Early notice of upcoming regulations that are likely to affect international trade and investment helps U.S. citizens and companies as well as our trading partners. The U.S. has tasked its regulatory agencies with flagging such rules in the semiannual Unified Agenda before they are issued. We compared the number of rules that agencies flagged as likely to have an international impact from 2008 through 2014 with the number of rules we identified, based on our criteria, that were likely to have such an impact. Agencies are currently identifying less than 30% of these rules.


 

Biometrics and Immigration

October 14, 2020 | By: Mark Febrizio & Daniel R. Pérez

This public interest comment begins by summarizing DHS's proposed rule "Collection and Use of Biometrics by U.S. Citizenship and Immigration Services," and discussing the statutory authority delegated to DHS. It then evaluates the department’s regulatory impact analysis, emphasizing the rule’s failure to comply with established requirements for regulatory analysis. Then, our comment argues that the rule’s 30-day comment period should be reopened to allow the public to have a meaningful opportunity to comment. We conclude by summarizing the key recommendations included in the comment.


NTIA's Approach to Consumer Privacy

November 12, 2018 | By: Daniel R. Pérez

The National Telecommunications and Information Administration issued a request for public comments on developing the administration's approach to consumer privacy. This public interest comment provides an overview of the agency's proposed approach to guide federal policymaking, and provides three core recommendations (1) Privacy regulation should be based on consumers' value, (2) the benefits of regulation should exceed social costs, and (3) future research should be focused on improving benefit-cost analysis of privacy regulations.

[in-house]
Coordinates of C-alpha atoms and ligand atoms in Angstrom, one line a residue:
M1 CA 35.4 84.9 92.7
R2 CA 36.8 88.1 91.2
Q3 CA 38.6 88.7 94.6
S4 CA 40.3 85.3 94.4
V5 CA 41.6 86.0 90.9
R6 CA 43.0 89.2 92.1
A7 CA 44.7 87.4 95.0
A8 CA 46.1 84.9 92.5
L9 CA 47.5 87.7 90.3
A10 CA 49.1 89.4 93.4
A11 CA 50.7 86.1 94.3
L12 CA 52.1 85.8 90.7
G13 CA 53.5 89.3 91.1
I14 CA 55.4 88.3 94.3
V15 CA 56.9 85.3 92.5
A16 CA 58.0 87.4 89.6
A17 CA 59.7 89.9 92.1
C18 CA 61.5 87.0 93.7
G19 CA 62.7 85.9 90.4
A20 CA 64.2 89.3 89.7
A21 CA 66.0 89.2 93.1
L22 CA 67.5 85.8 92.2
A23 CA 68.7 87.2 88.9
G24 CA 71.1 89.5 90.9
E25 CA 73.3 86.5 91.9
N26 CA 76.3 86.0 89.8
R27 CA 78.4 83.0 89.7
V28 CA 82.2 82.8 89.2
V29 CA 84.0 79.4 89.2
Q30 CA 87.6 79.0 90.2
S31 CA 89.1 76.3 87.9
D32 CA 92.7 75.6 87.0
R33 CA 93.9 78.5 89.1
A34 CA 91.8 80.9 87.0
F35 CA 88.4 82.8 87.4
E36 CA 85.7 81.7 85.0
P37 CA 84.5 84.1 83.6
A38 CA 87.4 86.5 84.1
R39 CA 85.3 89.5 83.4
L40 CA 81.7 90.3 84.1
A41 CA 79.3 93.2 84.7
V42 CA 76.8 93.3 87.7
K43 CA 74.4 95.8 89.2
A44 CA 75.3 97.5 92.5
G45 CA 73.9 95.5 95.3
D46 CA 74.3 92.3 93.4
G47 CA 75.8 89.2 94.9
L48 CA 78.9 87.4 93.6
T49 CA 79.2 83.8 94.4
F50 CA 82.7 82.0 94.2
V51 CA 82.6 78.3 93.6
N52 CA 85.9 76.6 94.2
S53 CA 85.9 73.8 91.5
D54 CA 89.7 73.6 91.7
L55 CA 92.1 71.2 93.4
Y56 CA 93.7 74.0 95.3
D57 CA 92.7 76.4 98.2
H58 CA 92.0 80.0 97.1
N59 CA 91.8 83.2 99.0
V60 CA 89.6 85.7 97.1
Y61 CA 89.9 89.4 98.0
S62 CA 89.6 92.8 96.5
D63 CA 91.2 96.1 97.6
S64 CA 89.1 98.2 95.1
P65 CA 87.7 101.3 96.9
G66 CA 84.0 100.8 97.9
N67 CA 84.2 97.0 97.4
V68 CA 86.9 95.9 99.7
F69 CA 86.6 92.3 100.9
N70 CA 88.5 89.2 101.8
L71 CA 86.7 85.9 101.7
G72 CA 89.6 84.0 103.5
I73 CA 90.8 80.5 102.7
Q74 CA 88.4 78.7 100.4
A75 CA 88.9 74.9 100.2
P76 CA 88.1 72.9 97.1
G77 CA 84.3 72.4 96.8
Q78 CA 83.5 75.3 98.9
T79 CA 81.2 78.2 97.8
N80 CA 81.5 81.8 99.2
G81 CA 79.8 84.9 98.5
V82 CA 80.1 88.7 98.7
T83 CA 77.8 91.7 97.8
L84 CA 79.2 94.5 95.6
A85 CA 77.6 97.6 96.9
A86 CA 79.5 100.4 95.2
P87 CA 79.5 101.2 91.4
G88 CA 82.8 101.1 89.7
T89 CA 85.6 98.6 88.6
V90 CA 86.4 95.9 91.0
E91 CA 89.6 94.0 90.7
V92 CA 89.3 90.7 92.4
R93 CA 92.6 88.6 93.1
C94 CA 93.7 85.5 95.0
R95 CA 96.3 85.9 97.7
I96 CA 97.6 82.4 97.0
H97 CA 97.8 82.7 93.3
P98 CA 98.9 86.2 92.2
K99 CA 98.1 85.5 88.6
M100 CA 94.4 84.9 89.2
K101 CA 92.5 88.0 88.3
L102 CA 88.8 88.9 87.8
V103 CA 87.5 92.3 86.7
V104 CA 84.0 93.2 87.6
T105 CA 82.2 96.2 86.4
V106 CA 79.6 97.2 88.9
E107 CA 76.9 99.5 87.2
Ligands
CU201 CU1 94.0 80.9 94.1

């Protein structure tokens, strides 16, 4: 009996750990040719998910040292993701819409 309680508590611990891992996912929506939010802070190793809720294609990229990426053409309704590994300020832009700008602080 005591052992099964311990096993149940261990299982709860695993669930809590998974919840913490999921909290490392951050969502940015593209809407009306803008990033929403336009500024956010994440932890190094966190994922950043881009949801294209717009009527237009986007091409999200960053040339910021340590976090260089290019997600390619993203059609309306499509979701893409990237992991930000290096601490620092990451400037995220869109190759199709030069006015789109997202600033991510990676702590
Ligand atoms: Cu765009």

Dept. of Education's Student Assistance & Loan Programs

September 07, 2018 | By: Daniel R. Pérez

This comment argues that the Dept. of Education's proposal to rescind its 2016 change to the definition of misrepresentation and to change its 2016 approach making a priori assumptions about the quality of non-profit and for-profit schools better complies with existing regulatory requirements. The Department should retain borrowers’ ability to file affirmative claims, collect additional data to inform future rulemaking, and more thoroughly consider the net impact of its proposed rules on processing borrower claims on a case-by-case basis.


DHS's Proposed Rule: Removal of International Entrepreneur Parole Program

June 29, 2018 | By: Daniel R. Pérez & Lisa Zimmer

The Department of Homeland Security is proposing to eliminate its international entrepreneur program, which was created in 2017, despite the agency's previous findings that the program will increase economic growth, job creation, and U.S. based innovation. The proposal also runs contrary to the administration's declared policy of shifting towards a more merit-based immigration system, decreasing regulatory costs, and demonstrated early success from the program.


Examining How Small Businesses Confront and Shape Regulations

March 29, 2017 | By: Sofie E. Miller & Daniel R. Pérez

On March 29th, the U.S. Senate Committee on Small Business & Entrepreneurship met to consider legislative reforms that would affect how small businesses confront and shape regulations. This prepared statement for the record focuses on S. 584: Small Business Regulatory Flexibility Improvements Act. The analysis suggests that the Committee should: be careful to avoid the problem of double-counting indirect costs, use an evidence-based regulation framework to strengthen retrospective review, and safeguard against unintentionally reducing the efficacy of the existing Small Business Advocacy Review process.